For the right to work and practise in the United Kingdom (UK) as a general practitioner (GP) or family doctor, you need to meet these specific requirements:
- You must be registered and licensed to practise with the General Medical Council (GMC). The GMC checks your qualifications and whether your training is equivalent to that of a UK trained GP.
- There are different types of registration applications available to GPs based on their knowledge, skills and experience. Details of these are available on the GMC website. The most common routes for doctors trained outside the UK are:
- Direct entry – equivalent recognition
- Certificate of Eligibility for GP Registration (CEGPR)
- Joint Committee on Postgraduate Training for General Practice (JCPTGP)
- You must prove as a GP that you have the necessary knowledge of English to communicate effectively so that the safety of patients is not potentially put at risk. In the International English Language Testing System (IELTS) a score of at least 7.0 in each of the four areas tested (speaking, listening, reading and writing) and an overall score of 7.5 is required by the GMC.
- You must satisfy immigration requirements set by the Home Office and have permission to work. Please refer to the NHS Guide for International Medical Graduates or see below.
- You must complete an induction and be included on the NHS England GP Performers List (NPL), the National Medical Performers List (NMPL). The NMPL states you are fit to practise as an independent practitioner. For the application process visit the online portal.
Doctors in the European Economic Area
If you are a European Economic Area (EEA) national, see the section below, which explains the rights of European Union (EU) citizens during the transition as the UK prepares to leave membership of the EU.
Planning for a possible no-deal EU exit
Recognition of qualifications
The UK Government’s Secretary of State for Health and Social Care has written to health and social care staff updating on preparation on the UK’s exit from the EU. The letter sets out the rights of EU citizens to remain in the UK after it leaves the EU and the continued recognition of EU professional qualifications in the UK. This means that qualifications currently recognised under the existing Mutual Recognition of Professional Qualification Directive will largely continue to be recognised in the event of a no-deal EU Exit.
- Professionals who are currently working with a recognised qualification can continue to do so.
- After exit day, any professionals entering the country whose qualification would have been recognised automatically under the Mutual Recognition of Professional Qualification Directive at exit day will largely be entitled to similar treatment after exit for a period of a least two years.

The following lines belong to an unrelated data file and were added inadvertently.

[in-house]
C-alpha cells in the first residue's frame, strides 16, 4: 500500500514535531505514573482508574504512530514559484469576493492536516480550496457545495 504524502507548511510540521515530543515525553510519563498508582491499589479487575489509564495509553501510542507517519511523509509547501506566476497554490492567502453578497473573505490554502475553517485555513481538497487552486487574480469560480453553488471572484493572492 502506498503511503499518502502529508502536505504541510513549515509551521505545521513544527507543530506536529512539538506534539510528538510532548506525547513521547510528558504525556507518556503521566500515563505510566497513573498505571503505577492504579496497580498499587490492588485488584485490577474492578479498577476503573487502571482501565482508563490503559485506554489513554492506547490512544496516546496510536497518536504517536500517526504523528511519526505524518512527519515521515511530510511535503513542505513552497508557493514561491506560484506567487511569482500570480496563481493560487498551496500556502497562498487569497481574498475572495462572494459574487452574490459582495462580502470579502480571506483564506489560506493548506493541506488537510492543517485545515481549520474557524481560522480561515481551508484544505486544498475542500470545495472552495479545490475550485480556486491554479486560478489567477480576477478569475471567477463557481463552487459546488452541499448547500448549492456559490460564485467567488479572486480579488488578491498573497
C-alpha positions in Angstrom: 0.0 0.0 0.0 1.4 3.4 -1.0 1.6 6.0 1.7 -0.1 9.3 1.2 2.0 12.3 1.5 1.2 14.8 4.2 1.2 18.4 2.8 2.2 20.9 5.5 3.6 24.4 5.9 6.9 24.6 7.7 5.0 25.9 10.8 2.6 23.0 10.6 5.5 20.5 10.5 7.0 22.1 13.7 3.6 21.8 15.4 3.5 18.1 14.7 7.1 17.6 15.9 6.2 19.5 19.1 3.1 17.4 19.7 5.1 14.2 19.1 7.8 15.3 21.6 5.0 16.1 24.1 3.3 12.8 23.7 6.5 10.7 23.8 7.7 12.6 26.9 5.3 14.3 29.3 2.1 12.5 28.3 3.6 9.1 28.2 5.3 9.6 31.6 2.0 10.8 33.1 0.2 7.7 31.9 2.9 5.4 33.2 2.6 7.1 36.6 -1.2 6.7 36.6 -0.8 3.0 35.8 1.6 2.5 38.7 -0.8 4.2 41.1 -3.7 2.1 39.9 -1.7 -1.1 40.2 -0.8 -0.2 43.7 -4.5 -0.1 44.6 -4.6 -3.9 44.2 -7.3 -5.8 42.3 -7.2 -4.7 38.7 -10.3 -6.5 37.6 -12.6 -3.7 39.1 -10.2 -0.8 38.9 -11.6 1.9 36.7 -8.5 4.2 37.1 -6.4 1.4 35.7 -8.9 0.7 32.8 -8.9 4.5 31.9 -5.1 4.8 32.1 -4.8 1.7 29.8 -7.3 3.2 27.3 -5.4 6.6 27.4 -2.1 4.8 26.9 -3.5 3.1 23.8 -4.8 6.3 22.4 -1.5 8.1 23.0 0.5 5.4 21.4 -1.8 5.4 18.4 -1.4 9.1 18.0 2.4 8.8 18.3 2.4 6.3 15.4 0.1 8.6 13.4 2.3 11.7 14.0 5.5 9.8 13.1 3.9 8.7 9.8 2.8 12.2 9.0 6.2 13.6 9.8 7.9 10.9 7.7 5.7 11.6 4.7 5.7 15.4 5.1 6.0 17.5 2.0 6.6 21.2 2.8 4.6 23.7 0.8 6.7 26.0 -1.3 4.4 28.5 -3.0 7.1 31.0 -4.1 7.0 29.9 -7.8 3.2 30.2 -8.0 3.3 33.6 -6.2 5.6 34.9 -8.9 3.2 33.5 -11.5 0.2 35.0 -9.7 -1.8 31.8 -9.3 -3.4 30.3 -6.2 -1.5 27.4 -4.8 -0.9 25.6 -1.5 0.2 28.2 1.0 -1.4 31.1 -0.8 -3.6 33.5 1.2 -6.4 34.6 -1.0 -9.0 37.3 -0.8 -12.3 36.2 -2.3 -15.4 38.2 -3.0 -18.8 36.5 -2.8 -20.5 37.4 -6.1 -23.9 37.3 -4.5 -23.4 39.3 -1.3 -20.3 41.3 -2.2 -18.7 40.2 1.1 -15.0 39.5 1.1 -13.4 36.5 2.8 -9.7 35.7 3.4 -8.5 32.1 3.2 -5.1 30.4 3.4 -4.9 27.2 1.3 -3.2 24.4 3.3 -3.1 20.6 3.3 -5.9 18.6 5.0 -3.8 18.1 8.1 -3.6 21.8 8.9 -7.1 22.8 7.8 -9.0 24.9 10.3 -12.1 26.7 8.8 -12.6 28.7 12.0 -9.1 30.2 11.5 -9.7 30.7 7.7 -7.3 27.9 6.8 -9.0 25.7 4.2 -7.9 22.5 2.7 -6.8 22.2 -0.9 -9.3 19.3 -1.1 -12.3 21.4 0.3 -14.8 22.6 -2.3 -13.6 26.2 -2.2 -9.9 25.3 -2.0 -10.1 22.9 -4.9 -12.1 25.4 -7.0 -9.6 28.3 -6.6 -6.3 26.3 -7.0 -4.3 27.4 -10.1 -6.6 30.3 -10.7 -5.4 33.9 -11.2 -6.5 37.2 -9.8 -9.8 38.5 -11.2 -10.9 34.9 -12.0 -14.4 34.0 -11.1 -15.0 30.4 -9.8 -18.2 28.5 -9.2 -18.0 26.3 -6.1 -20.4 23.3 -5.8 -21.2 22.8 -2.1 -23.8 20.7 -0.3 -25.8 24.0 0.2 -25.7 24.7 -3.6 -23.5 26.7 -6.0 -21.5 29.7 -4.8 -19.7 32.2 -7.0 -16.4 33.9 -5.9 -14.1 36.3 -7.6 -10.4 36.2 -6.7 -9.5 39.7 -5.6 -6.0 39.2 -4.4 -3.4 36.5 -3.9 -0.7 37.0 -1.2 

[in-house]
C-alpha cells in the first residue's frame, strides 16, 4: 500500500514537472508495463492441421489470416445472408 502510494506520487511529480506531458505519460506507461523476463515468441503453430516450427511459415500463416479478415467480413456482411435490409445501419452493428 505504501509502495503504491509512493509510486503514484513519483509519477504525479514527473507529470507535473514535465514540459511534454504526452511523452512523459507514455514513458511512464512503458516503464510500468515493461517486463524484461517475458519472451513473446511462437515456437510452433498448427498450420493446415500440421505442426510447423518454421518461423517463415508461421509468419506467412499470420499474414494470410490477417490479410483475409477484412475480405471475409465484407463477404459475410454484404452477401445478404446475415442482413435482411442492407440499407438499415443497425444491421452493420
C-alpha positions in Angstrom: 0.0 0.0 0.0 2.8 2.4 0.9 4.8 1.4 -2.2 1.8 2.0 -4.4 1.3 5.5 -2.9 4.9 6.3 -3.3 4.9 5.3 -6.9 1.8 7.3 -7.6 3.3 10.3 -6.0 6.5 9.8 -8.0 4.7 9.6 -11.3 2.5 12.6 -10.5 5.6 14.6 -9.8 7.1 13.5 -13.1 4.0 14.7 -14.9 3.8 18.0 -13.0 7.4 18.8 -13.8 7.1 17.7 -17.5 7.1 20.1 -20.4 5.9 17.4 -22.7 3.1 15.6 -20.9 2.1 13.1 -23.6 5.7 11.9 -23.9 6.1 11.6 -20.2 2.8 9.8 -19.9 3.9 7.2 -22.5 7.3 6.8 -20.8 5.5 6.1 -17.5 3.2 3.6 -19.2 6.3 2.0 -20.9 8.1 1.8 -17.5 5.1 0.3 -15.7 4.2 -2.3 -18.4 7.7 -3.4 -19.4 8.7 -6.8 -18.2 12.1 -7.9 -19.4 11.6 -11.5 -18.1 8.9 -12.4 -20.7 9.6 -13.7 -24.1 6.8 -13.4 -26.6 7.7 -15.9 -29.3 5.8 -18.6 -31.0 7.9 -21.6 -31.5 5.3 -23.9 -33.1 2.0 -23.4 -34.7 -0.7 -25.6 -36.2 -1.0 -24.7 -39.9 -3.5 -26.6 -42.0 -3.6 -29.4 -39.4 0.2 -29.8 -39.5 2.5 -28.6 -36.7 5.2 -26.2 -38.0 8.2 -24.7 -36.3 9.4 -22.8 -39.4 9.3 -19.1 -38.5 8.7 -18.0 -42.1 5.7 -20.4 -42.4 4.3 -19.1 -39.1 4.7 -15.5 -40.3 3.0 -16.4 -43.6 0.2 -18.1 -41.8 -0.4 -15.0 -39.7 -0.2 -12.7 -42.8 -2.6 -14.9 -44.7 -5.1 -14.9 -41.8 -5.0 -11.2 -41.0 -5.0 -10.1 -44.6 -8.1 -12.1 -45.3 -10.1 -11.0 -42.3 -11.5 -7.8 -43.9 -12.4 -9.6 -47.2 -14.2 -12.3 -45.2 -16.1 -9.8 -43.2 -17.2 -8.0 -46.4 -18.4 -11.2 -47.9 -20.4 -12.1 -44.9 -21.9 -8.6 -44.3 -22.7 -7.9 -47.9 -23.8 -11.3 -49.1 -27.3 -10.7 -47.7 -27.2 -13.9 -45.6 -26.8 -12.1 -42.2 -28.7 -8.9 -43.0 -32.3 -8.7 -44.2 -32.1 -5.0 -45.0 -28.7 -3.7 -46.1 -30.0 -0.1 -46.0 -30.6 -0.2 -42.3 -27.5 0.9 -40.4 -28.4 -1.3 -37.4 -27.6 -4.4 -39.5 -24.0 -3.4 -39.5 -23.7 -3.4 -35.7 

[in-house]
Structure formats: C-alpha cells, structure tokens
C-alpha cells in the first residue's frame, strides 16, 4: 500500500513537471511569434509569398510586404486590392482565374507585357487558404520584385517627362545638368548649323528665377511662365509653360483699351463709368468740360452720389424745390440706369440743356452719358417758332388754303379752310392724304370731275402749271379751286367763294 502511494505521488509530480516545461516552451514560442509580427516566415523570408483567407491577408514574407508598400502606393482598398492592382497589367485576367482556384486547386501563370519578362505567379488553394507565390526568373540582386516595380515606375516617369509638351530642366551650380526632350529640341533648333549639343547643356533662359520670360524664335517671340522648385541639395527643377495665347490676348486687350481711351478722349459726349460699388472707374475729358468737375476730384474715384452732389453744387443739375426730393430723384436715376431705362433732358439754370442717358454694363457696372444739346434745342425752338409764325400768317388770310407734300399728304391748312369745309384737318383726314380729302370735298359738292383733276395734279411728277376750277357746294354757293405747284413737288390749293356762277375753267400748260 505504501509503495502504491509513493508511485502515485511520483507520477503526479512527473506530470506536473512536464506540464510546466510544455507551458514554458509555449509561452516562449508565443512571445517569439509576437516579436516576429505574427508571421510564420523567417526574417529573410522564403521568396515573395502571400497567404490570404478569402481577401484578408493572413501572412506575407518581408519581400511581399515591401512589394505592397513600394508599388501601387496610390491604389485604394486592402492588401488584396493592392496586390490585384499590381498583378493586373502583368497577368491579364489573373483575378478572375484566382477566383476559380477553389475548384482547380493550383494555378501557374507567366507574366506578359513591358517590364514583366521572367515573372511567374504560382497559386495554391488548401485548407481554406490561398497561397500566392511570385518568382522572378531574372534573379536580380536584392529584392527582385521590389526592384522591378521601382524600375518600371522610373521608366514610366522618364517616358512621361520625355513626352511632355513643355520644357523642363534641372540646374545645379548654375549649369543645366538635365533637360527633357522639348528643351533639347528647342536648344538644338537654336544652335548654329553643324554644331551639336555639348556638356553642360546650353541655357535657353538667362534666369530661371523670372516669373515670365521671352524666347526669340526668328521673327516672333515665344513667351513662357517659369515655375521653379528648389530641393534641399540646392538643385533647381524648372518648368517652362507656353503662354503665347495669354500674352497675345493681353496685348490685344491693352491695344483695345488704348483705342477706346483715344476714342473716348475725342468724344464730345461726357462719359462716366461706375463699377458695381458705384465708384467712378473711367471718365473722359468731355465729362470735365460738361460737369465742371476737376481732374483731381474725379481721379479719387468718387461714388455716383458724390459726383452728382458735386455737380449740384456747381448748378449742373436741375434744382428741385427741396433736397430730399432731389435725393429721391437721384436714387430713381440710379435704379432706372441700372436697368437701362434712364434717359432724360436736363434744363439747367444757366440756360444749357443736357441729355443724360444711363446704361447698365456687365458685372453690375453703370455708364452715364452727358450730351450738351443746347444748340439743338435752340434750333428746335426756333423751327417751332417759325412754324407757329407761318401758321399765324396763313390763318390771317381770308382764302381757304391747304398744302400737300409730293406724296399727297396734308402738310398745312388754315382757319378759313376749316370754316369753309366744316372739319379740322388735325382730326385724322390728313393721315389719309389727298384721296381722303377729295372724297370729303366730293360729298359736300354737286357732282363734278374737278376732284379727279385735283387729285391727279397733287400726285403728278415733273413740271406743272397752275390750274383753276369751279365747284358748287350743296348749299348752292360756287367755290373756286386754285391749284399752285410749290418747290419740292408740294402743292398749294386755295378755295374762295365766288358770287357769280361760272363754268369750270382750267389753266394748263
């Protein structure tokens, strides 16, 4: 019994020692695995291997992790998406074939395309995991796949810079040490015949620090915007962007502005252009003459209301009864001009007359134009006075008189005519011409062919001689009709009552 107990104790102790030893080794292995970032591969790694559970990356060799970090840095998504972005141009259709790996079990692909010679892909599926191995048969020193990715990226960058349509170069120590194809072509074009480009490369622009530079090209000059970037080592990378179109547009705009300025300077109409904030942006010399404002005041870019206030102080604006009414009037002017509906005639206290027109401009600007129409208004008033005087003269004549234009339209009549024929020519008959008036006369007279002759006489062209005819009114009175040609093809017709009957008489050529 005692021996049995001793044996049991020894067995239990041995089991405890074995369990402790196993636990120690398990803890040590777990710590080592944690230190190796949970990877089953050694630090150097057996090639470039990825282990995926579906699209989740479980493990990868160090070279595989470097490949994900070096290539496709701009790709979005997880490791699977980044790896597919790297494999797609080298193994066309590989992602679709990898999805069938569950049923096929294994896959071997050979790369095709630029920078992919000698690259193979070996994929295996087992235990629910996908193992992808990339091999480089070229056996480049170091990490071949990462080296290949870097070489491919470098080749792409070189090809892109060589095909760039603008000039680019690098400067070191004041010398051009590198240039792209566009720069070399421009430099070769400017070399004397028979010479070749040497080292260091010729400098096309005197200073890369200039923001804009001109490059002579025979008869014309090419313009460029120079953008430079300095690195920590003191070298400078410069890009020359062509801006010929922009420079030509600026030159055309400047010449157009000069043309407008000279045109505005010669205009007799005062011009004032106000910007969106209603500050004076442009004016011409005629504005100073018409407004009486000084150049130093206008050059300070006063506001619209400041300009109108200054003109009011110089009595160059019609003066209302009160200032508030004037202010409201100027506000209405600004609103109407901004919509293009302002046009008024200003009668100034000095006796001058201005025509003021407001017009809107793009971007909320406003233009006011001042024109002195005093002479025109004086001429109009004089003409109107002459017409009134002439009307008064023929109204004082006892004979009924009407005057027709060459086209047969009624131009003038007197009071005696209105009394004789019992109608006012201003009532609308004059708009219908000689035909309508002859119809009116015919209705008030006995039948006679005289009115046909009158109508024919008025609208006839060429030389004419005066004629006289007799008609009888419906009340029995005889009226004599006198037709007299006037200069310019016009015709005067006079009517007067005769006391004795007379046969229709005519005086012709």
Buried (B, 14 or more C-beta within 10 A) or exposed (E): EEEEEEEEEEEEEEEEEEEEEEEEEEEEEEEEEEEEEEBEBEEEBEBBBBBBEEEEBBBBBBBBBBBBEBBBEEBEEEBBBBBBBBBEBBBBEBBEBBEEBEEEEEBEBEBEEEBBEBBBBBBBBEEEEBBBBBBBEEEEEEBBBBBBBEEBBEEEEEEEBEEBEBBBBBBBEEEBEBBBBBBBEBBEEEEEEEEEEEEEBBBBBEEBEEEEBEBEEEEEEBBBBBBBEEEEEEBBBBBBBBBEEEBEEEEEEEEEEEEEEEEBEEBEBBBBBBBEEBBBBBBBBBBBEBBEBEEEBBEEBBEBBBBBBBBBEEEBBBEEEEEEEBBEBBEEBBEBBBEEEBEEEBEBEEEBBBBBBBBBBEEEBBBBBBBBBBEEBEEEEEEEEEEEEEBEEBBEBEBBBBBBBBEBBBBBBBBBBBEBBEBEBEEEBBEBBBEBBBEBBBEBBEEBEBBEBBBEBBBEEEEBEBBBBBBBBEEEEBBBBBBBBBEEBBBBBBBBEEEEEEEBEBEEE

- If a professional holds a qualification that would not be entitled to automatic recognition under the Directive at exit day, their qualification will be assessed by the relevant UK regulator as it would be now.
EU nationals arriving in the UK before EU exit
If you are a national in the European Economic Area (EEA), you are currently free to come to the UK to work. There is no limit to how long you can stay in the UK – it will depend on the contract of employment. Once an EEA national has been in the UK for five years, they and their family members can claim permanent residence providing they have been working or self-employed for those five years. The British Medical Association (BMA) has information on claiming permanent residence for EEA nationals.
The UK is in the process of withdrawing from the European Union (EU). If you’re an EU citizen who started living and working in the UK before the EU exit, you and your family will be able to continue living in the UK following the EU exit making an application under the EU Settlement Scheme.
EU nationals arriving in the UK after EU exit
European Temporary Leave to Remain
The UK Government has set out provisions for EEA citizens and their family members arriving in the UK after we leave the EU in the event the UK leaves without agreeing a deal. In this situation, the Government will end free movement, and this will happen as soon as practically possible. The Immigration and Social Security (EU Withdrawal) Bill has been introduced to achieve this. This announcement confirms that, in the event that the UK leaves the EU without a deal, there will be a transition period until the UK’s new skills-based immigration system is introduced at the beginning of 2021.
For the latest information for European Union citizens living in the UK please refer to this UK government webpage.
Doctors from outside the European Economic Area (EEA)
If you are not an EEA national you will need a job offer and a tier 2 (General) visa and there are several rules you need to meet. The Royal College of General Practitioners (RCGP) also provides information and there is also support from the British Medical Association (BMA).
The RCGP, working with the GMC, are reviewing the processes for GPs trained outside the EEA, to identify whether the GP registration process can be streamlined for those doctors whose training is seen as equivalent to the UK GP programme. As a result, from October 2018, a Streamlined Process for Australia (SPA) GPs was introduced, allowing NHS England to recruit GPs from Australia.
While the initial focus has been on recruiting GPs from within the EEA, we are still keen to hear from GPs from outside the EEA that may be interested in joining the programme. We can discuss your options and the support available to you.
Please take a few minutes to complete our enquiry form and we’ll get back in touch with you.
- Settled and pre-settled status for EU citizens and their families – gov.uk website
- Brexit – gov.uk website
- Support with tier 2 visas